Lomography is built, in part, upon the foundations of low-cost cameras made, for the most part, in Hong Kong and China. The trusty Diana and Holga have proven popular for decades, and an ever-expanding pool of designs has ensured that Lomography‘s product range is rarely stale.
You don’t need to go to the Lomography shop to get some funky lo-fi analogue images, though – Haynes recently added a ‘build your own camera’ kit to its range of fun, educational gifts – the sort of stuff that’s popular around father’s day and for secret santas.
The Haynes Classic Camera Kit HTLR14 (around £20, Amazon) is, if not absolutely identical to the Recesky one, very closely related – most of the comments in this review will apply.
Back in 2013, Lomography were marketing a DIY camera, the Konstructor – but a little funky twin-lens reflex camera has been doing the rounds for somewhat longer. Originally appearing as part of a magazine – Otona no Kagaku or “Science Of Adult” in 2009 (Vol 25 -October), the Gakkenflex cost around $40 when the nearest comparable TLRs were almost 3x the price.
Now eBay has become home to the “Recesky” camera kit – and whaddya know, this little beauty looks surprisingly similar to that Gakkenflex. The sample I have here I bought for under £8 including shipping from China… and here’s how to put it together…
Gakkenflex cameras are now commonly available through Amazon and eBay for extremely low prices – between £8 and £20 typically, depending on the bundle – and provide an amusing diversion as well as an unusual analogue camera for enthusiasts.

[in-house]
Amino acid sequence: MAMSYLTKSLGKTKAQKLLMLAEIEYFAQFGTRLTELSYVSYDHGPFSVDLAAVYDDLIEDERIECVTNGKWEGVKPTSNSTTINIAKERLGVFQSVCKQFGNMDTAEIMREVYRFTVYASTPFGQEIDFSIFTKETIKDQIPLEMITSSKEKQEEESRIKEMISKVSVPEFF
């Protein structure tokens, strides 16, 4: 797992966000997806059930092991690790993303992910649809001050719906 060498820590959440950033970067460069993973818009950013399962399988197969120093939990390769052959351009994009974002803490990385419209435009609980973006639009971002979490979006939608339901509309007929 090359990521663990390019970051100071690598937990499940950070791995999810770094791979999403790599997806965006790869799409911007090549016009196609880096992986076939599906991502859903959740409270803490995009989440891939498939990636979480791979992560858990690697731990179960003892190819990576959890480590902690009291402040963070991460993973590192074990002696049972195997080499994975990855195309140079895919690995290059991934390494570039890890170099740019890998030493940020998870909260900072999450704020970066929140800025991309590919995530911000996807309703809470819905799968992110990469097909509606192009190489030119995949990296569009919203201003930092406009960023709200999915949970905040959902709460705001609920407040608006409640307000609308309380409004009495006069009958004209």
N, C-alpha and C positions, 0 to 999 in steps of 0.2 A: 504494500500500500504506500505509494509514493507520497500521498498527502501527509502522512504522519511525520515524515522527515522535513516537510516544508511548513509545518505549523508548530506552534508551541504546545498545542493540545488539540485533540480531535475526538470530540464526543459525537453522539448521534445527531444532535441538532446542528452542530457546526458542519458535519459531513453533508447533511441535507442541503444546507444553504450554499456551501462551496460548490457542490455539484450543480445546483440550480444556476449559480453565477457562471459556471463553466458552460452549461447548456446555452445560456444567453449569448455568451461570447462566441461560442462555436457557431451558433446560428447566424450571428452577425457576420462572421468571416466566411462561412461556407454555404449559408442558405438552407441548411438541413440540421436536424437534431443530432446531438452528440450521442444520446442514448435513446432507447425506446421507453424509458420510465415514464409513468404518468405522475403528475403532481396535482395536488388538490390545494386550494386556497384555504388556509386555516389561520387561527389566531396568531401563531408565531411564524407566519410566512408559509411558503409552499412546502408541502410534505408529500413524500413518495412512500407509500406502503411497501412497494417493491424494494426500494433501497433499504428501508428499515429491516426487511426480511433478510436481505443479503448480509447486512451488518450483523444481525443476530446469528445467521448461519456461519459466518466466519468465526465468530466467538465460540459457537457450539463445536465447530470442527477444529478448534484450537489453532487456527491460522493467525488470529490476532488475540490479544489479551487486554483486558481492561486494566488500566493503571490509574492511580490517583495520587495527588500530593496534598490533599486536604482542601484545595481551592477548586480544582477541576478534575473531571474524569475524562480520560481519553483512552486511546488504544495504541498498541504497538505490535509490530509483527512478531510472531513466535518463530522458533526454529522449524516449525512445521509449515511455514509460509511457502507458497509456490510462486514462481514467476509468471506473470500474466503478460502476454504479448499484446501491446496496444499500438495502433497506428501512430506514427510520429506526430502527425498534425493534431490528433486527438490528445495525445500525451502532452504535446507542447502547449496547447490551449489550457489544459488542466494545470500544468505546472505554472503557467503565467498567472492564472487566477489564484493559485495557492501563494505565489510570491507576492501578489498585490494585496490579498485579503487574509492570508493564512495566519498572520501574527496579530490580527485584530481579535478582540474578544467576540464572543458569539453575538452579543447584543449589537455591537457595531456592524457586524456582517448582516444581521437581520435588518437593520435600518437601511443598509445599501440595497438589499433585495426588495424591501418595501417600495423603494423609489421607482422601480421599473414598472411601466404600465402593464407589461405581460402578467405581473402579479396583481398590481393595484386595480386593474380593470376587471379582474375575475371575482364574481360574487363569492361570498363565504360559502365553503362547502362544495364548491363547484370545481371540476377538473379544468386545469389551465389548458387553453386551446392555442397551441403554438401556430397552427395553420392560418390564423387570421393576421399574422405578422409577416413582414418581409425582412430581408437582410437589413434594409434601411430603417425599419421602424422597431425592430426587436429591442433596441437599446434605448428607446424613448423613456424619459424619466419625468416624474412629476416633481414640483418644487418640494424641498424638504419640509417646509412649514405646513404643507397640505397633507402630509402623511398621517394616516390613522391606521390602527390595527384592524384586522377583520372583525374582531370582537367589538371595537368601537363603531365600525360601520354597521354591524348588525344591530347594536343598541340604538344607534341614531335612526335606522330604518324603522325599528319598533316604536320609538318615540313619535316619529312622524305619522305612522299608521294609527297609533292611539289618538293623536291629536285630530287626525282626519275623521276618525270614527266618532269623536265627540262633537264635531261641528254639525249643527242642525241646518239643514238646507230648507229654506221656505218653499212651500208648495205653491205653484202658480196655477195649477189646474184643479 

Here’s a rundown of the assembly. Below there is also a video that shows how the shutter mechanism works. As you can see, the shutter is far from a tight fit – I’d recommend keeping the camera in a dark bag (as no lens cap is provided) when not in use if it’s loaded with film.
The kit may look daunting if you’ve never taken on a reasonably complex model or project, but it really isn’t. The instructions, in Chinese, are reasonably easy to understand just from the pictures, and it’s crucial to identify which screws are needed for each stage, other than that the plastic parts fit well and need no trimming or finishing.
Start off with some basics:
Place the nut inside the plastic cup, then attach the two parts to the body using two of the smaller, round-headed screws. An easy start!
To avoid cracking the plastic, align them carefully and tighten the screws slowly. If you apply just moderate force, you’ll feel when the plastic has been tightened enough and it’ll ensure the camera fits together without problems.
Plus, it’s a lot easier to tighten everything a little more before final assembly, than to back off screws that have cracked the posts…
Most of the assembly is along these lines and just as straightforward. Putting the shutter together is the only mechanical part you need to worry about – make sure you use the washers and apply a small amount of grease on the surfaces where they touch.